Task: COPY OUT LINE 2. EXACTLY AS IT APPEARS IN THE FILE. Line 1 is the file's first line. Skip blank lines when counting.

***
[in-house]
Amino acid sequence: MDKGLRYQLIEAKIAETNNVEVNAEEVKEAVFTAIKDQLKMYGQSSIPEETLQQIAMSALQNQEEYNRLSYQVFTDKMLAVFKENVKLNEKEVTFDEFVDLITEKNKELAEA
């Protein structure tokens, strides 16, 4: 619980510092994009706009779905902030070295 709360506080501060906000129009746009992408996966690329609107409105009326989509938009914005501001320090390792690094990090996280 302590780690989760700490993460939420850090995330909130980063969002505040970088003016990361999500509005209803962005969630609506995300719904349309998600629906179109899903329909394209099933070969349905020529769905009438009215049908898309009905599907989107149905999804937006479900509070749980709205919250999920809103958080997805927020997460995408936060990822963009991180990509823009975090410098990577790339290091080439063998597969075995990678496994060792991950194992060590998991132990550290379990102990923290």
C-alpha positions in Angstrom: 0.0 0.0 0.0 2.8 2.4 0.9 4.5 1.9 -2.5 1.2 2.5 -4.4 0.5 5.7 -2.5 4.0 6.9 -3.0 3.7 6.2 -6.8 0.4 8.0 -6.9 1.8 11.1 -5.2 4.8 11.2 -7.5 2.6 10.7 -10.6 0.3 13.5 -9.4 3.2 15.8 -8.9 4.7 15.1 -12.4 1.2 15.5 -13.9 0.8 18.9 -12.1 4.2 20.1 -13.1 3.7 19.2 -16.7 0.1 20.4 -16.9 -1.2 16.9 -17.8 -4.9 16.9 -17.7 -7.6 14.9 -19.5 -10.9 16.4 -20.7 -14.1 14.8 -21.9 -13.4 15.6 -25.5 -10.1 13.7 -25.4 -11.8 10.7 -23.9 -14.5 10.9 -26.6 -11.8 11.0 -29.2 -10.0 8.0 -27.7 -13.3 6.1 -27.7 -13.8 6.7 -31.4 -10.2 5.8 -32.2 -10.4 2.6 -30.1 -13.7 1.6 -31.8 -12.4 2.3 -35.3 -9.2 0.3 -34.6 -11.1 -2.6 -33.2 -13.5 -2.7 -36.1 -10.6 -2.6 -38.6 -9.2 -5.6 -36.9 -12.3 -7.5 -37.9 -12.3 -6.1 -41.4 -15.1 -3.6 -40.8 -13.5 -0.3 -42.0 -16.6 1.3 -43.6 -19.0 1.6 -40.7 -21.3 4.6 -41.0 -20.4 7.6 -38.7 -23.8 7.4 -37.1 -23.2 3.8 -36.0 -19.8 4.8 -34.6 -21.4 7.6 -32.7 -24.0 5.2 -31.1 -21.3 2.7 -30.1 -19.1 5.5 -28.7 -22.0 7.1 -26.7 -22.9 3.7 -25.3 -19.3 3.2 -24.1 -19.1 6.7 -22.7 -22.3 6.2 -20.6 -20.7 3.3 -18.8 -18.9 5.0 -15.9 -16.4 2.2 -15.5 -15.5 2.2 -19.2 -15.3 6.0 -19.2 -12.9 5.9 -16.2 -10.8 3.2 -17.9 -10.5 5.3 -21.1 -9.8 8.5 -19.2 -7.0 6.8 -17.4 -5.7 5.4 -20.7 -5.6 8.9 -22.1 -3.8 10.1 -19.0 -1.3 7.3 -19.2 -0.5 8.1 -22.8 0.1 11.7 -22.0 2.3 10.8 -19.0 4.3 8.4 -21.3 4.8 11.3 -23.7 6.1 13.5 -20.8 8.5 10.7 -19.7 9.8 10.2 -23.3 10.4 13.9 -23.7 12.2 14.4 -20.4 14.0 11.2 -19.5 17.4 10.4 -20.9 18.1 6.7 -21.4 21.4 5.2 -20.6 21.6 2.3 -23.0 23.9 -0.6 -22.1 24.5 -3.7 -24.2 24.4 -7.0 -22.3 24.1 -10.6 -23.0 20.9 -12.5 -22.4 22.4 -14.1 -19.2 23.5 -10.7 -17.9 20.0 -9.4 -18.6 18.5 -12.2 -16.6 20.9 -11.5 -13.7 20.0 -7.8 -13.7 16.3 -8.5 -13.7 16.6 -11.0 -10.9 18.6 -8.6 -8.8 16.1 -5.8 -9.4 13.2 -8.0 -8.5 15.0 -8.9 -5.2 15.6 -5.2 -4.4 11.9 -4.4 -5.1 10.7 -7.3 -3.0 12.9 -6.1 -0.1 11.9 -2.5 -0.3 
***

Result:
Amino acid sequence: MDKGLRYQLIEAKIAETNNVEVNAEEVKEAVFTAIKDQLKMYGQSSIPEETLQQIAMSALQNQEEYNRLSYQVFTDKMLAVFKENVKLNEKEVTFDEFVDLITEKNKELAEA